The Main Body of the Church
In addition to all the stained glass windows in existence, there is a new stained glass window of the Resurrection of Christ where the previous main entrance of the church used to be. Two of the old stained glass windows were relocated in the foyer: Christ the Good Shepherd and St. Anne with the Virgin Mary.
The ceiling has been complimented by decorative beams. A mural medallion of the Lamb of God ornaments the arch wall above the altar, and three small devotional chapels enhance the worship space: one dedicated to Our Lady of Guadalupe, one to Saint Teresa of Calcutta with a first class relic of hers (Ex capillis – from her hair), and another dedicated to the Divine Mercy. The pedestals of the first two statues were made with marble from the former side altars.
The organ speakers are now encased in their own acoustic chambers on each side of the round stained window of the Last Supper. The Stations of the Cross, all the stained glass windows, the statuary, the graint floor, as well as the pews, have been beautifully refurbished. All the walls of the church have been covered with sheetrock to assure better sound and painting quality. The church is now more energy efficient as insulation material was installed between the ceiling and the roof.
It includes two new religious art pieces from Italy: the mosaic of St. Joseph and a wooden crucifix ornate with mosaics. Our precious and original mosaic of the Immaculate Conception, once in the center, is now on one side of the cross.
The altar of sacrifice has been modified to also represent a table, beautiful to behold from any angle. The marble on the back of the altar was taken from one of the side altars. The tabernacle pedestal and the ambo have been made primarily with marble from the side altars and from the old communion rail doors with their pelican (Eucharistic) symbols.
The mural over the Tabernacle is a representation of Revelation 5:12 in which the angels in Heaven are praising the Lamb of God, Jesus Christ, as they proclaim “Dignus est Angus”, the Latin translation of “Worthy is the Lamb”. As the angels hold a banner with this inscription, they form a window to Heaven in which a bright star can be seen dimly.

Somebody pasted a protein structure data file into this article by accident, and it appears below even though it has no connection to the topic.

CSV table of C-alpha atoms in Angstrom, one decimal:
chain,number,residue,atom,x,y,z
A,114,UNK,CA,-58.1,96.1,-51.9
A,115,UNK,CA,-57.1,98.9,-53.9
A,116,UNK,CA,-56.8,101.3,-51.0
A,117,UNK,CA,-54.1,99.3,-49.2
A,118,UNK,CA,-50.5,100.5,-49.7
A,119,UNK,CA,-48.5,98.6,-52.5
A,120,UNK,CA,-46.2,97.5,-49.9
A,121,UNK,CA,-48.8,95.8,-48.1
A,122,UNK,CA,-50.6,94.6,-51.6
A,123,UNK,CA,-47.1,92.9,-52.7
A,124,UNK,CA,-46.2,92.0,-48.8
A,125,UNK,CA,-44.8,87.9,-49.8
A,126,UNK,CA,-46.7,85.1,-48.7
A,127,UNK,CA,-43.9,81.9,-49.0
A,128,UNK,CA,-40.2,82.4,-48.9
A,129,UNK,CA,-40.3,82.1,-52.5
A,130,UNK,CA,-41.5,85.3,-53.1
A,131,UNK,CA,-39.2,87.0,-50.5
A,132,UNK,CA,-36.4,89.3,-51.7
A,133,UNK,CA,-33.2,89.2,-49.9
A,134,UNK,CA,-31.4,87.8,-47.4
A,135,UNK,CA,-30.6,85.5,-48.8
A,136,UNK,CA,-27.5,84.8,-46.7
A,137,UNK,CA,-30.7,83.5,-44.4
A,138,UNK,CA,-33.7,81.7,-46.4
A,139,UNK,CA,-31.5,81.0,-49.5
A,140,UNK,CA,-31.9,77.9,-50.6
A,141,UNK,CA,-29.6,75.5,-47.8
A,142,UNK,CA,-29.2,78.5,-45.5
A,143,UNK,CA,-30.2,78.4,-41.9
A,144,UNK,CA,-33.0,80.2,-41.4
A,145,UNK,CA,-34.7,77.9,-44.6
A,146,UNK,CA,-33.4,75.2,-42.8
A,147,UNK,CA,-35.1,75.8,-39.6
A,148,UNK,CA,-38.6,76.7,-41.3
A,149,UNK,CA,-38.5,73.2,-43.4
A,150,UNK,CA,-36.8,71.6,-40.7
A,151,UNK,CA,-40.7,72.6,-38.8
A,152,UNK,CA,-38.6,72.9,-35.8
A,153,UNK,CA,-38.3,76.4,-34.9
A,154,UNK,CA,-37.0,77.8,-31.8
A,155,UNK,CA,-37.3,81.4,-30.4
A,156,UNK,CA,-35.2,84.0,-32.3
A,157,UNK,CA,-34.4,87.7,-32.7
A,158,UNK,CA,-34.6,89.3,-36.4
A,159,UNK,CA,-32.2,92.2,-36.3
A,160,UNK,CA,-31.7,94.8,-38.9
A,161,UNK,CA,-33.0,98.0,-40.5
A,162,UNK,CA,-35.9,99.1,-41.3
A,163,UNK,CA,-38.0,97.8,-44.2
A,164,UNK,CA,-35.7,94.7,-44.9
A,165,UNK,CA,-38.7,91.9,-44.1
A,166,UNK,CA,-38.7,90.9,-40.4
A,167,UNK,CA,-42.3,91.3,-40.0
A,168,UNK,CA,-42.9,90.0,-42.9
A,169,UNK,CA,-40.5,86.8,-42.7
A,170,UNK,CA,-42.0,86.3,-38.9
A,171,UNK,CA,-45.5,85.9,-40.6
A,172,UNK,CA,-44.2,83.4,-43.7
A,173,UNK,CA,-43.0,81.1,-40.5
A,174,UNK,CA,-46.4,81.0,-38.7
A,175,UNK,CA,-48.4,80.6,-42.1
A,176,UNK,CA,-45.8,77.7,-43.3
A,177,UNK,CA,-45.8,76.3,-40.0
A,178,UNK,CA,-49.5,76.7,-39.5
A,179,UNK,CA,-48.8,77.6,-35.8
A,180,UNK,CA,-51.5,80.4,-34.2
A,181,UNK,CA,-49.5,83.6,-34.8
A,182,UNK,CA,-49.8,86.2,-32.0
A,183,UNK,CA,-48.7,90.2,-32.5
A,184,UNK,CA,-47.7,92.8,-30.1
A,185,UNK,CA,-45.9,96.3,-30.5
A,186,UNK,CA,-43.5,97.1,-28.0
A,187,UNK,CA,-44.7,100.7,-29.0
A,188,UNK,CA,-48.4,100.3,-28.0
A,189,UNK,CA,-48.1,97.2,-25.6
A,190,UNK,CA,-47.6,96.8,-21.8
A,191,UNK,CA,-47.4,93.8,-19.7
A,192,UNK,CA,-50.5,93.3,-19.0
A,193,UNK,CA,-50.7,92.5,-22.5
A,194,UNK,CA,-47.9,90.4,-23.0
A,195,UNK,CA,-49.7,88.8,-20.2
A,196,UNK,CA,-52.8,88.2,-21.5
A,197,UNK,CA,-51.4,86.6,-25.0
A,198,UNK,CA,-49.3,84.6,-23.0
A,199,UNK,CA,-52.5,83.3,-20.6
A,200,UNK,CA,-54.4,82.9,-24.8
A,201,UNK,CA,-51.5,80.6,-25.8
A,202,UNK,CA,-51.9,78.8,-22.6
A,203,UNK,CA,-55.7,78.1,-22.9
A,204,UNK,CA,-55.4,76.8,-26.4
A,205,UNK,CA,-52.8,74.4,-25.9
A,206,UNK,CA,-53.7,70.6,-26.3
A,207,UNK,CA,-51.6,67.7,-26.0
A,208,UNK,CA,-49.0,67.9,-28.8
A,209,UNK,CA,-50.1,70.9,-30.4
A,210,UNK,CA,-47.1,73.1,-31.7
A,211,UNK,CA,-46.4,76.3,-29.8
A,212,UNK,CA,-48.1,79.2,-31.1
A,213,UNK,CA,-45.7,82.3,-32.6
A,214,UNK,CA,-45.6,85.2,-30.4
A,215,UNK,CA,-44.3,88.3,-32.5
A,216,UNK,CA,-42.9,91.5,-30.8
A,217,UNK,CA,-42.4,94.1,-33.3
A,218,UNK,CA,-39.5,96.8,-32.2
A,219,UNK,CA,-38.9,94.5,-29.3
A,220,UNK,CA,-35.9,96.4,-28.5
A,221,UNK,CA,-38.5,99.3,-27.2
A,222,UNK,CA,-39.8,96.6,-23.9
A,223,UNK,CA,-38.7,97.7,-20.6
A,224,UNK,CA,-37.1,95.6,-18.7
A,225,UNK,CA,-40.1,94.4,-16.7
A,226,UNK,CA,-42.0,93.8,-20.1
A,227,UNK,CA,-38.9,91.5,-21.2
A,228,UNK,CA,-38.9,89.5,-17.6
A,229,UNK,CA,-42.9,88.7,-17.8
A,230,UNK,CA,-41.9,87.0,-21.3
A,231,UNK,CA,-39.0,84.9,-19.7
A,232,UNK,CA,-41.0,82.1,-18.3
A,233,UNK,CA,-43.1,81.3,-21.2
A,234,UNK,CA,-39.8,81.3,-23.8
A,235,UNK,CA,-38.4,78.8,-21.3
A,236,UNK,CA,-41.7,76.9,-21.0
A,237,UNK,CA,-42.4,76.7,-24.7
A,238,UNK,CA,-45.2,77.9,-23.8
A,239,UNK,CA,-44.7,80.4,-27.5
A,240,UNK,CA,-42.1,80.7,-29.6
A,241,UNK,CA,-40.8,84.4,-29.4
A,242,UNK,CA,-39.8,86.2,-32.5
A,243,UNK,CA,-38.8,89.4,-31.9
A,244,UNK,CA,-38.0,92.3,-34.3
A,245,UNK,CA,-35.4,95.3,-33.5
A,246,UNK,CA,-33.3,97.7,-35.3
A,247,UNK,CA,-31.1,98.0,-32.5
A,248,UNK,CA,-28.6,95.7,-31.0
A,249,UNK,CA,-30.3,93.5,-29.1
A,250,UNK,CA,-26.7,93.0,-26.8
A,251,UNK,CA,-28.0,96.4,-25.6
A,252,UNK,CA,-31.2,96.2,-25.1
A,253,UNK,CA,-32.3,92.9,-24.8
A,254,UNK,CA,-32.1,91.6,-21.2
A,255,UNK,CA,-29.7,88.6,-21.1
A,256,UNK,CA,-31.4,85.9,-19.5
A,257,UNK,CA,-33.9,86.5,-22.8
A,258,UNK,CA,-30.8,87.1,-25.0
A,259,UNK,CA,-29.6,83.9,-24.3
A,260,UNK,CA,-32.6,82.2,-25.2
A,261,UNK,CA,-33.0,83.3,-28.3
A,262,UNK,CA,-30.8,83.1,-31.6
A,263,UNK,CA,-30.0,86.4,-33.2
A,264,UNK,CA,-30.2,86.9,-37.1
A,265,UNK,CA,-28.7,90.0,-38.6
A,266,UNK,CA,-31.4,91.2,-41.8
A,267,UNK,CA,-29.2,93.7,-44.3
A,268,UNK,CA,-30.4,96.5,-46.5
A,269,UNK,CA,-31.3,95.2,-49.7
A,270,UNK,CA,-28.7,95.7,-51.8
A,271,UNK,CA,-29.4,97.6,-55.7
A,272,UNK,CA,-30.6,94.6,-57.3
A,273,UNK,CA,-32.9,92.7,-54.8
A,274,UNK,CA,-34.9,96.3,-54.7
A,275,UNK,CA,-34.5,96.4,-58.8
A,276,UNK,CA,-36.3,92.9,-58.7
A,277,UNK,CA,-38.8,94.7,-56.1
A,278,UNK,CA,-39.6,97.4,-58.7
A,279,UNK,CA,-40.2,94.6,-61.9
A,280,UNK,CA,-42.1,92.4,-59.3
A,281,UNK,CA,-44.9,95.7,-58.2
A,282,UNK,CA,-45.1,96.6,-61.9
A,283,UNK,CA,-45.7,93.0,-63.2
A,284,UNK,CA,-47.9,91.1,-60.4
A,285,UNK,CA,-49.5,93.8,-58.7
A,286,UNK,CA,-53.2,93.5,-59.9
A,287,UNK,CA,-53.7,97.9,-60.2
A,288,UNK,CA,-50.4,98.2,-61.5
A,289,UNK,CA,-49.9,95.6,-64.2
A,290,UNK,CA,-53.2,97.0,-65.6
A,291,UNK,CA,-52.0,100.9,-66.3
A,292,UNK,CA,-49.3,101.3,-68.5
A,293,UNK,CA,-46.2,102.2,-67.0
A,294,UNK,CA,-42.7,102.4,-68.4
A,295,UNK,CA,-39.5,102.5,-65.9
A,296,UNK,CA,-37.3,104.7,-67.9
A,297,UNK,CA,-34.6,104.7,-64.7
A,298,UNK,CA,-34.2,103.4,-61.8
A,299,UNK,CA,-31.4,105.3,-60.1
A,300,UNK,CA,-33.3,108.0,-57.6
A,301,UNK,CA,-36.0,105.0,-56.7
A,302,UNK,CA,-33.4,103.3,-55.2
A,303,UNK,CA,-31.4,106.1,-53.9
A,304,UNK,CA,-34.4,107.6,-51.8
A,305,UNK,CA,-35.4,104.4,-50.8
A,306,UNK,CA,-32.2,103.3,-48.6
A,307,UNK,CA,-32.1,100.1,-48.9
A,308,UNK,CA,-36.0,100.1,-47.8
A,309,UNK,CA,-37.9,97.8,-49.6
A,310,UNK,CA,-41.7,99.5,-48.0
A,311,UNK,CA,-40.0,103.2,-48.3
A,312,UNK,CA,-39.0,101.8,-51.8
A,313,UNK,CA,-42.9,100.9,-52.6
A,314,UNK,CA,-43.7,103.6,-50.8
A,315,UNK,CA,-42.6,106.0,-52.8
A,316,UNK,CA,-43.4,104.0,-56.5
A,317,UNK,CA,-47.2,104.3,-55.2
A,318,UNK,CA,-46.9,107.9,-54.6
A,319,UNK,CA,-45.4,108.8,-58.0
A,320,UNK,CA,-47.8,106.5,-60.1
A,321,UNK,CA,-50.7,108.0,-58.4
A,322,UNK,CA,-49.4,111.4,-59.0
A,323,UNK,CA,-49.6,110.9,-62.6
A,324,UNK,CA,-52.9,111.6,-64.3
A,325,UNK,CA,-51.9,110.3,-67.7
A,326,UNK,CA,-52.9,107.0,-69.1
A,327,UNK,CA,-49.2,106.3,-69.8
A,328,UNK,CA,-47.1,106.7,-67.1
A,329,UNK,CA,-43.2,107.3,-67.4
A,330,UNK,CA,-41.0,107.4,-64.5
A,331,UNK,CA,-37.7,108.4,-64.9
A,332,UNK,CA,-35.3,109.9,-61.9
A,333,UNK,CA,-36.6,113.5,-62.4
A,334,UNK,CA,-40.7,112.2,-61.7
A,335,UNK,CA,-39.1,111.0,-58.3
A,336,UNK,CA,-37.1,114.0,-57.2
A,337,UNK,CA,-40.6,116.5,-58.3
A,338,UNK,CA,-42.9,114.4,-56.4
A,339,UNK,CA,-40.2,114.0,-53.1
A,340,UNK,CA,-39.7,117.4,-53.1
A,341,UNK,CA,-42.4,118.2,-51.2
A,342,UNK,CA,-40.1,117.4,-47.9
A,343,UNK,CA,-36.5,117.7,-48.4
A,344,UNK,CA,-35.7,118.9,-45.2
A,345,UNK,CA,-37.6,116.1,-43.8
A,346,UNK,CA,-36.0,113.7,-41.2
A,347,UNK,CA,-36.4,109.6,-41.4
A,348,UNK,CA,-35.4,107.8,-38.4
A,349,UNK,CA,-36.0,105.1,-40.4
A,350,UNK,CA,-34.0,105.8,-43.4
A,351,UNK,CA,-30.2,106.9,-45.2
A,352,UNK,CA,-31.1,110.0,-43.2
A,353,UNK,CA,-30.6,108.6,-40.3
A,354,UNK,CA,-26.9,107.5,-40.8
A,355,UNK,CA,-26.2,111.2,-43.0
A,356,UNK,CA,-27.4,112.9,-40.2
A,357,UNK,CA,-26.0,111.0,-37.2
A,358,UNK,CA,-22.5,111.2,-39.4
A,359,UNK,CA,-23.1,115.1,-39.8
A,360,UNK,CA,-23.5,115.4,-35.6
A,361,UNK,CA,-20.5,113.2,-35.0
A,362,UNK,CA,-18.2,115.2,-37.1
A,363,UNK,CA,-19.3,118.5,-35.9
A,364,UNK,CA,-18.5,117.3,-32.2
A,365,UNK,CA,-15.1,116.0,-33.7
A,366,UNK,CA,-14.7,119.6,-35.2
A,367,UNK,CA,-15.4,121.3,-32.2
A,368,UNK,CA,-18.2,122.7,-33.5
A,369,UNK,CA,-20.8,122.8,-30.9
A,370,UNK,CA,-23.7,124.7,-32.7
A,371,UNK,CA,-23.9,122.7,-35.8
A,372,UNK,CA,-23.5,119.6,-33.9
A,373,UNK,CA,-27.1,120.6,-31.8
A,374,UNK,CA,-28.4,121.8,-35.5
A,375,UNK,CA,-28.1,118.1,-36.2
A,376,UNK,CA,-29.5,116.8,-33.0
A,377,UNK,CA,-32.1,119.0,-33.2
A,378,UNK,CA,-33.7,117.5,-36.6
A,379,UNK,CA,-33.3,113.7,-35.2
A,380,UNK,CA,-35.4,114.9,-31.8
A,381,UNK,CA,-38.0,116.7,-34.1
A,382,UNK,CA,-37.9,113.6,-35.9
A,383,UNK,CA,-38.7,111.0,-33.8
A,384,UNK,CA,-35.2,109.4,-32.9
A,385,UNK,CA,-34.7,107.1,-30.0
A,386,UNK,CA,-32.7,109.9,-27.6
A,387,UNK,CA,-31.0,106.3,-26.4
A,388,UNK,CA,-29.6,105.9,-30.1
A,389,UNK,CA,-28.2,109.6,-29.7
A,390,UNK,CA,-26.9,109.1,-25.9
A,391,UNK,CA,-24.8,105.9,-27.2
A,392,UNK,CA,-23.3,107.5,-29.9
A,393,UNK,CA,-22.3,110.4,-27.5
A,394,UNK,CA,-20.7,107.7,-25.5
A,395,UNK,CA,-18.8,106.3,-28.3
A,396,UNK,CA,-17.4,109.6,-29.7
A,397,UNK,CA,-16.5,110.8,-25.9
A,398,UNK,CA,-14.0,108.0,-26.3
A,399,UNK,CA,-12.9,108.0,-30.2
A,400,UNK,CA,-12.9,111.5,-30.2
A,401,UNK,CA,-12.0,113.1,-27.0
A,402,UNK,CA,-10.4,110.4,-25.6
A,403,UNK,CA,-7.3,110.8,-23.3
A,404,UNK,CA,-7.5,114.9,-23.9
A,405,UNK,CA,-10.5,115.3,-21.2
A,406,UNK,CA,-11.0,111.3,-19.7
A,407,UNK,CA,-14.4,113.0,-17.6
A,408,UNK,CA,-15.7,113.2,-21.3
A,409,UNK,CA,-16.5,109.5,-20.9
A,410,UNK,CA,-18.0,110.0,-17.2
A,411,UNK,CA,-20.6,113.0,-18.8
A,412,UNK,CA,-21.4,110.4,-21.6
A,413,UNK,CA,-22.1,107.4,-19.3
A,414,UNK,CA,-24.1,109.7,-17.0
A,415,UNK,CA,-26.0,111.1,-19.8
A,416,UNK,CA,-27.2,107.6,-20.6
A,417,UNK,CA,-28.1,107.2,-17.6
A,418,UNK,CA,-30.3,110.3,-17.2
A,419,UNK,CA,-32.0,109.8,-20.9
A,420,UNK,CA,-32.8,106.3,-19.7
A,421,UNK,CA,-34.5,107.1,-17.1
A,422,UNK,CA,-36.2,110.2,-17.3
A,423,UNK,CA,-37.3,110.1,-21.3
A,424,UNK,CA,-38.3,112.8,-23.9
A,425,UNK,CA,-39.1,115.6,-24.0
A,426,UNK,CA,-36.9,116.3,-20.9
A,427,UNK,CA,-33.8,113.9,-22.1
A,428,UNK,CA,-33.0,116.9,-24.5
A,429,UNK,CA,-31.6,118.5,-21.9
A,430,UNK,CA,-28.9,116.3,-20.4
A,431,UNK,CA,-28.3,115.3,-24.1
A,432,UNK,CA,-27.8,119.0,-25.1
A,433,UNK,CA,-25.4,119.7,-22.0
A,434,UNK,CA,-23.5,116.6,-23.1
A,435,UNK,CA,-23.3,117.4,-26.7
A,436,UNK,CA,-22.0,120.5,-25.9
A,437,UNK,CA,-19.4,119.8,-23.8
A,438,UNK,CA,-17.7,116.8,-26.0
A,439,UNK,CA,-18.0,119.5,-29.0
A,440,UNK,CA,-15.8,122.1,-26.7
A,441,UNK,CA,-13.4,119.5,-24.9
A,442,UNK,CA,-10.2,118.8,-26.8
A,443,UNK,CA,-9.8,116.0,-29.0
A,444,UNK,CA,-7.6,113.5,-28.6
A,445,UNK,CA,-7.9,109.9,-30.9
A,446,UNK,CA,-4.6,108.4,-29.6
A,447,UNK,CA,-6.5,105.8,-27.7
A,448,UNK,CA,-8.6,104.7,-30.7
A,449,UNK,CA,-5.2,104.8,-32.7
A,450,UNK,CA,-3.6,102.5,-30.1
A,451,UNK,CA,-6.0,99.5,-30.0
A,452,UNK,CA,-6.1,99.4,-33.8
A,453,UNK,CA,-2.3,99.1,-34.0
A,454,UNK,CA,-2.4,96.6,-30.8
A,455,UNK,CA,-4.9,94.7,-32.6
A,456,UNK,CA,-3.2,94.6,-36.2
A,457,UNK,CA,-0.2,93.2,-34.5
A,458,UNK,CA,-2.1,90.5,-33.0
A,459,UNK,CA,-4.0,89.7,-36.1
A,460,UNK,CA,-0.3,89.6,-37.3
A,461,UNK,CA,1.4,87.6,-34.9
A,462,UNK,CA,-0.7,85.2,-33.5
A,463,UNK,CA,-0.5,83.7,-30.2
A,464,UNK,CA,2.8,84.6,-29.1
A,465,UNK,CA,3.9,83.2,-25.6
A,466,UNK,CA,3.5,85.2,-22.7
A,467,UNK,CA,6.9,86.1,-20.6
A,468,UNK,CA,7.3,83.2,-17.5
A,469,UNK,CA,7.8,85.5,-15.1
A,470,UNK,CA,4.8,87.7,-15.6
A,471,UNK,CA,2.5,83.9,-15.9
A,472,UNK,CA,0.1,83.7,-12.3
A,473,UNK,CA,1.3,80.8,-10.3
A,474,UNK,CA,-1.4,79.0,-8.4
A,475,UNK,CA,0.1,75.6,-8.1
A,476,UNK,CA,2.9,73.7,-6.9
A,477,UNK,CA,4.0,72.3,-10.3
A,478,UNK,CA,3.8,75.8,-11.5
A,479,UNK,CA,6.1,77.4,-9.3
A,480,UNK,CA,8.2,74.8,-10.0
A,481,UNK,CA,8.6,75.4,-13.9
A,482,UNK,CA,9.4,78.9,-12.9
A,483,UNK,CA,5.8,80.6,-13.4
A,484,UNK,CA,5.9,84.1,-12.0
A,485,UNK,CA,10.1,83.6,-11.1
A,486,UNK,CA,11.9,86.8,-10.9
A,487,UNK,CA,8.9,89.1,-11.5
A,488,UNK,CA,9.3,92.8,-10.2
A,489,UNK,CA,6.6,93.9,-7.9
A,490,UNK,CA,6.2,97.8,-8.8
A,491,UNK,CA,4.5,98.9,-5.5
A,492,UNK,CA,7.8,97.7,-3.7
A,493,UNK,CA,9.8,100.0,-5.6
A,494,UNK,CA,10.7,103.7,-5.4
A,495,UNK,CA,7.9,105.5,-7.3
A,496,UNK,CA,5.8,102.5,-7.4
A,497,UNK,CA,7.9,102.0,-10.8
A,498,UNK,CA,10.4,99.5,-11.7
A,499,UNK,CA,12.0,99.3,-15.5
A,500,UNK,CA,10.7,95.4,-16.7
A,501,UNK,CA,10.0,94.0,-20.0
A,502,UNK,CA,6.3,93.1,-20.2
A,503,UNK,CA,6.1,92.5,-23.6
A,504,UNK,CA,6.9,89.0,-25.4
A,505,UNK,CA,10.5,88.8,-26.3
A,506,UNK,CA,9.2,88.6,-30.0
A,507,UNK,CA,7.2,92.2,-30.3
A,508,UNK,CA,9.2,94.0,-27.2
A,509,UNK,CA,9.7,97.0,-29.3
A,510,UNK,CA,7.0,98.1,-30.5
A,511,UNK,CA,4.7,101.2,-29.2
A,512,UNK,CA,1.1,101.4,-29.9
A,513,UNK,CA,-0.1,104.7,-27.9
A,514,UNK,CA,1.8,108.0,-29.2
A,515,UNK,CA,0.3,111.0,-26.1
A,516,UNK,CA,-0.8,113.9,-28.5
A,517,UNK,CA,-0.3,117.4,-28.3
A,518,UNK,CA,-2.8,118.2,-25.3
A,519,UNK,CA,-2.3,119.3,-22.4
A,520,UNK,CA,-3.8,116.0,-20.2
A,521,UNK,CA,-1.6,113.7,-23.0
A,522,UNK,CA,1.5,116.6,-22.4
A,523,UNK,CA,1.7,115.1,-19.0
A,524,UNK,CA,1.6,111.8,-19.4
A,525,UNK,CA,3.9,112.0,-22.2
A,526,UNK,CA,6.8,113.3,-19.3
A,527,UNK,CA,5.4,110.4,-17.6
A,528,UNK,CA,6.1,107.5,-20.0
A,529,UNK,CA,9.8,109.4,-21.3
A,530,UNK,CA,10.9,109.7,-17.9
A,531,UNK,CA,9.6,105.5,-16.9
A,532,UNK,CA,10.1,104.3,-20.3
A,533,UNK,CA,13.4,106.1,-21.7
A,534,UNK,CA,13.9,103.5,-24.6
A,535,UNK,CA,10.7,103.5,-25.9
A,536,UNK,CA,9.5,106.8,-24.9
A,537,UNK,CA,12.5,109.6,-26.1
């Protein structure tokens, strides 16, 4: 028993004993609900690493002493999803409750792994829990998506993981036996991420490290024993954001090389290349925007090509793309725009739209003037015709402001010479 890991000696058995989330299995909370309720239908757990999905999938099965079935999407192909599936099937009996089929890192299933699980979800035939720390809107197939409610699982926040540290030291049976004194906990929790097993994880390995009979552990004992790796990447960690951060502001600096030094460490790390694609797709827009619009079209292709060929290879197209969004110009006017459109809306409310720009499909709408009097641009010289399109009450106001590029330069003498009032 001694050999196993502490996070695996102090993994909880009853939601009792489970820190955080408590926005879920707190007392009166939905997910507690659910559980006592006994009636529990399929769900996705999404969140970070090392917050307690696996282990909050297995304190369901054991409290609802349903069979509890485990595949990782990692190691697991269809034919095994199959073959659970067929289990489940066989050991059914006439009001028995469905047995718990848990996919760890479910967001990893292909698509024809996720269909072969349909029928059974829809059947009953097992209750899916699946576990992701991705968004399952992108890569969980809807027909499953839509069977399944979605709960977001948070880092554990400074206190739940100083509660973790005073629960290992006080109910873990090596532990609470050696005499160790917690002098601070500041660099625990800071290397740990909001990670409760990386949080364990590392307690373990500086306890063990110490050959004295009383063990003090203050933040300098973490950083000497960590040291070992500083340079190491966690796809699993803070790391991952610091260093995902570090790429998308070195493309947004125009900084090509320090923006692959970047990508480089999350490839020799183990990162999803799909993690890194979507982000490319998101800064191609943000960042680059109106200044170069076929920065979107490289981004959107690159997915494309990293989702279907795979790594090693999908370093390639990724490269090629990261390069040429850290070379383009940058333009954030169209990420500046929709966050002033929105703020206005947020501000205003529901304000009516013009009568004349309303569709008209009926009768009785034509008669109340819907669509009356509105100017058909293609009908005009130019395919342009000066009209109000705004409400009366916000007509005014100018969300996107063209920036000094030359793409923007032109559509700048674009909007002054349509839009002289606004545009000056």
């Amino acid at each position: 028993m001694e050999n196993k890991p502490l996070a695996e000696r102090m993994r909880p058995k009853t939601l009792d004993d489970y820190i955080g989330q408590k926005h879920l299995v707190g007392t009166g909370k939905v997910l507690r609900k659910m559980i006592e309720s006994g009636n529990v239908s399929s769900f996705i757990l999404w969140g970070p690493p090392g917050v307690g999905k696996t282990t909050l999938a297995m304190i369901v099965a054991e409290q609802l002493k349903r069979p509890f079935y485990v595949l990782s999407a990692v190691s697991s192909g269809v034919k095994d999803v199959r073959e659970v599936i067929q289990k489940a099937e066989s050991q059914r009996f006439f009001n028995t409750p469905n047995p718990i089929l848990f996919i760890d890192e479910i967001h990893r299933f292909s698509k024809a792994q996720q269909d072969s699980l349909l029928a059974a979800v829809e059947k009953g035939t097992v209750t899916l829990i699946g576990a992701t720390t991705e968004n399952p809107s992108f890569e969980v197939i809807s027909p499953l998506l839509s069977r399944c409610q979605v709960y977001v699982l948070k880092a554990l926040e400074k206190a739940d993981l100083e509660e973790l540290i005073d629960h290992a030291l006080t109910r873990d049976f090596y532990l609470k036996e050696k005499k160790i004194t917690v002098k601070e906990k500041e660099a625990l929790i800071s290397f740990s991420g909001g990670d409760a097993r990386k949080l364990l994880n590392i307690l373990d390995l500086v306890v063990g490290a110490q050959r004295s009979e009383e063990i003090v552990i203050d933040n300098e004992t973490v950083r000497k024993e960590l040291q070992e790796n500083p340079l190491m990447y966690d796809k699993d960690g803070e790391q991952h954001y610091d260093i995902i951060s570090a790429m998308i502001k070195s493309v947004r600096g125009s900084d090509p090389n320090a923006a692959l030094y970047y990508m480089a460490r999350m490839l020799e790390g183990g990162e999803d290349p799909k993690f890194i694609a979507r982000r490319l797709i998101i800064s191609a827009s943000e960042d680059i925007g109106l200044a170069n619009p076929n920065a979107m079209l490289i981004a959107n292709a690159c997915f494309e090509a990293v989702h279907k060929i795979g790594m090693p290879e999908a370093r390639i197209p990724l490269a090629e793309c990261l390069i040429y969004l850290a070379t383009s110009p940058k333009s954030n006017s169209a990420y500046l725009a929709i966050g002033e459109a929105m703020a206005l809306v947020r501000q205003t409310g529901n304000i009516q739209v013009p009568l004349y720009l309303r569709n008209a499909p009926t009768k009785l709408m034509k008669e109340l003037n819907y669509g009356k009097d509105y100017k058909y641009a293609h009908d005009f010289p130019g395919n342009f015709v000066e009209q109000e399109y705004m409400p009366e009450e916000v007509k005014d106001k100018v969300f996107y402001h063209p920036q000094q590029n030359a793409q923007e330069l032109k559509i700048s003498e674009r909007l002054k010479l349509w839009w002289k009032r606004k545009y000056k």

The Chapel and Working Sacristy
These have basically remained the same except for the carpet. The chapel is now only accessible from the outside from the north parking lot. We are blessed for having renovated our church to today’s modern standards while keeping its sacred nature in an elegant and reverent way. We also feel blessed that we were able to find the right color brick for the new building so as to match, almost to perfection, the already existing brick walls of the church, rectory and CCE buildings. The end result is a parish complex that is aesthetically beautiful and functional as well.
We are most thankful to all the members of our church who joined in this vision and who supported it wholeheartedly. Hopefully, it will serve as a witness, for many generations to come, of the love we have for God and for each other.
The History of Our Pastors
Since Immaculate Conception Parish was formed in 1889, there have been fifteen (15) servants of Christ to serve the parish as priests.
Rev, William K. Skocek 1902-1907; 1908-1912
Rev. Frances Machas 1907-1908
Rev. Paul Nemec 1912-1915
Rev. Joseph Hanak 1915-1931
Rev. Charles J. Kunc 1931-1935
Rev. James Kveton 1935-1949
Rev. A.J. Crann 1949-1953
Rev. Ben Holub 1953-1966
Rev. James Quilter 1966-1971
Rev. Aleck Lazek 1971-1980
Rev. Paul McCallum 1980-1989
Msgr. Boleslaus Zientek 1989-1997
Rev. Joseph Limanni 1997-2000
Rev. Octavio Muguerza 2000-2007
Rev. Eric Pitre 2007-2020
Rev. Jonathan Moré 2020-Present
During the formation of ICC in Sealy, there were 2 native priests ordained to the priesthood, Rev. Ben Kaminski in 1928 and Rev. Leon Streider in 1976. Native sisters include Sr. Dorothy Susil, Srs. Marietta & Carol Hajdik, Sr. Faustina Orsak, and Sr. Margeta Krchnak. The parish is also blessed to have ordained three permanent deacons: Dcn. Frank Laredo, Dcn. Jerome Losack, and Dcn. Robert Kent.